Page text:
Career:  After completing his education, Clark joined his father’s Texas law firm Clark, Reed and Clark, where he remained until he was appointed AAG.  Clark was originally interested in serving in the Antitrust Division, since much of his work in private practice had been in this field, but eventually was selected for the Lands Division. 

After his tenure as AAG, Clark served as Deputy Attorney General from 1965 until 1967, when President Johnson appointed him the 66th U.S. Attorney General.  Clark served as the Attorney General until the end of the Johnson Administration in January 1969, and played an important role in the administration’s civil rights agenda, including supervising the drafting of the 1968 Civil Rights Act.  

Following his term as Attorney General, Clark worked as a law professor and was active in the anti-Vietnam War movement.  He undertook two unsuccessful Senate campaigns in New York in 1974 and 1976.  Clark became an antiwar and civil rights activist, founding the International Action Center, and speaking out against the United States’ 1991 and 2003 military invasions of Iraq.  He has served as legal counsel to many controversial figures, including alleged war criminal Slobodan Milosevic.  In 2004, Clark joined former Iraqi President Saddam Hussein’s legal team, defending him in front of the Iraqi Special Tribunal, which he argued “failed to respect basic human rights and was illegal because it was formed as a consequence of the United States’ illegal war of aggression against the people of Iraq.”  Clark is a recipient of the Gandhi Peace Award and the Peace Abbey Courage of Conscience Award.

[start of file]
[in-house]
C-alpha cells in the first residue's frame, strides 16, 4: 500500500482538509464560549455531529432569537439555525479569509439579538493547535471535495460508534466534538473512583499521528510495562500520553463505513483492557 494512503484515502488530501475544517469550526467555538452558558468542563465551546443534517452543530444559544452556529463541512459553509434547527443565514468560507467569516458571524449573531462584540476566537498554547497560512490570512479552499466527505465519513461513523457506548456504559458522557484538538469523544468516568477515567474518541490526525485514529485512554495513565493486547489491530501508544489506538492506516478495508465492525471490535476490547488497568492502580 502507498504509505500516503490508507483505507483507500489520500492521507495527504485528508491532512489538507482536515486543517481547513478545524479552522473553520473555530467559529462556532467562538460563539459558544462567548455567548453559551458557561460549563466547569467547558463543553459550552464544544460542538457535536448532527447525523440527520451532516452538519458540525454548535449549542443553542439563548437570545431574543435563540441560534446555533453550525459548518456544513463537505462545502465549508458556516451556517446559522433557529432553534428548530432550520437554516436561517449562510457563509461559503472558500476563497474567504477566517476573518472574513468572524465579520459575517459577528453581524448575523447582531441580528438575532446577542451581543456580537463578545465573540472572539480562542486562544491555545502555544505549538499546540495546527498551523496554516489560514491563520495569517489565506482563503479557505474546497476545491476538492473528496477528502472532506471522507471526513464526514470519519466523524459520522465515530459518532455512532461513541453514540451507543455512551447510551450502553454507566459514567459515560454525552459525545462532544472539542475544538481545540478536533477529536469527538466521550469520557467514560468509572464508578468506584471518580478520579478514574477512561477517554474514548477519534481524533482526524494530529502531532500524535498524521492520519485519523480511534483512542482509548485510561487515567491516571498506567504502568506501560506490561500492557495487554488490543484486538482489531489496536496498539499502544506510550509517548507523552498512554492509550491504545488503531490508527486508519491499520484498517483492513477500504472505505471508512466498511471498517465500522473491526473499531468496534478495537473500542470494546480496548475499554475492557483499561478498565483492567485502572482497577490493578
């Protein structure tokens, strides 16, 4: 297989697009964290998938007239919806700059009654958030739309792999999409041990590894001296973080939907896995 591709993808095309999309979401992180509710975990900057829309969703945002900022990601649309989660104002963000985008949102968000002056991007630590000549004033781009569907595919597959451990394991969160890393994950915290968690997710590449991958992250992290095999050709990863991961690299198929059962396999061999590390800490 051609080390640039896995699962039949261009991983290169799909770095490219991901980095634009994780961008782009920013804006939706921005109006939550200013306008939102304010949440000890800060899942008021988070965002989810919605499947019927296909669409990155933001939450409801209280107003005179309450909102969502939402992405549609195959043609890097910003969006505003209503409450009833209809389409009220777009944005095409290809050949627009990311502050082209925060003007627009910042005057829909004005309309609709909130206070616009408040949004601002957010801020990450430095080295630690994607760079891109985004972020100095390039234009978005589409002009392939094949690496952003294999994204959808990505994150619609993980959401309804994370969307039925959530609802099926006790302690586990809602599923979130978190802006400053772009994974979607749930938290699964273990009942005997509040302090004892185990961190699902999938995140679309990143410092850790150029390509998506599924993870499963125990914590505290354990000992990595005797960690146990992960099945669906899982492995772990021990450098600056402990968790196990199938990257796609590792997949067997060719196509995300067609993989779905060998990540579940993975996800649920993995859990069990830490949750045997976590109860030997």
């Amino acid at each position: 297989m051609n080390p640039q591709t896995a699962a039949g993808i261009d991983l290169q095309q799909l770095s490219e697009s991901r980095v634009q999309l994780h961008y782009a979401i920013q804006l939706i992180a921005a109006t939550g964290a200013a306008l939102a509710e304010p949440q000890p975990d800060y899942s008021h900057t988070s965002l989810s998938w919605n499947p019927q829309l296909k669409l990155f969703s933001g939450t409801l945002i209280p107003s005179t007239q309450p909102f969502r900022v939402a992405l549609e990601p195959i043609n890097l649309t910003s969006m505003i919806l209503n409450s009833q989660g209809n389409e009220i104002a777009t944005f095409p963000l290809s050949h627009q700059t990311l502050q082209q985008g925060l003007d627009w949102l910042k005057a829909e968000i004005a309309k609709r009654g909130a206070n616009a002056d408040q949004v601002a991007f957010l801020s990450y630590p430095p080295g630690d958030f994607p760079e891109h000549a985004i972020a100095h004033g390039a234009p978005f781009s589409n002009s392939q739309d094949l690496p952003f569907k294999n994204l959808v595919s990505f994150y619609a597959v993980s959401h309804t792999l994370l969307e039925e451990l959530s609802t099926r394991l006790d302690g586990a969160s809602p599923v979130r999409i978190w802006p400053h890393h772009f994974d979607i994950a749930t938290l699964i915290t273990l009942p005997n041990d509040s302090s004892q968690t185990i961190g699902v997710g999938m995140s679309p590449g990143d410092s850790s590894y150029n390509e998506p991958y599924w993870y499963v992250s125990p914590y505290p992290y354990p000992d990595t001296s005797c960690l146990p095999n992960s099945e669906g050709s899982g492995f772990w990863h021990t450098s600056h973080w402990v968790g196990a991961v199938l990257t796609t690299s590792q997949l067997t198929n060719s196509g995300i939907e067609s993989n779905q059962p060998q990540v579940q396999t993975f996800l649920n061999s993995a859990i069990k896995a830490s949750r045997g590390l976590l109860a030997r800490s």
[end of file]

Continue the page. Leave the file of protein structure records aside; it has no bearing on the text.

Personal:  Clark’s father was former U.S. Attorney General and Supreme Court Justice Tom C. Clark.  Justice Clark swore his son in as Attorney General, and then resigned from the Supreme Court to prevent any potential conflicts of interest.  (President Johnson appointed Thurgood Marshall as his replacement.).  Ramsey Clark’s paternal grandfather was the president of the Texas Bar Association, and his maternal grandfather served on the Texas Supreme Court.  Ramsey Clark married a classmate from UT, Georgia Welch.  They have two children, Tom Clark (1954-2013) and Rhonda Clark. Tom was a long serving, much beloved, Principal Deputy of ENRD’s Natural Resources Section. 

This material is based on the review of a variety of historical sources, and its accuracy cannot be guaranteed.  If you have any corrections or additional information about this individual or about the history of the Division, please contact ENRD.

Previous Next
Ramsey Clark
Updated November 28, 2018

Was this page helpful?

Was this page helpful?
Yes No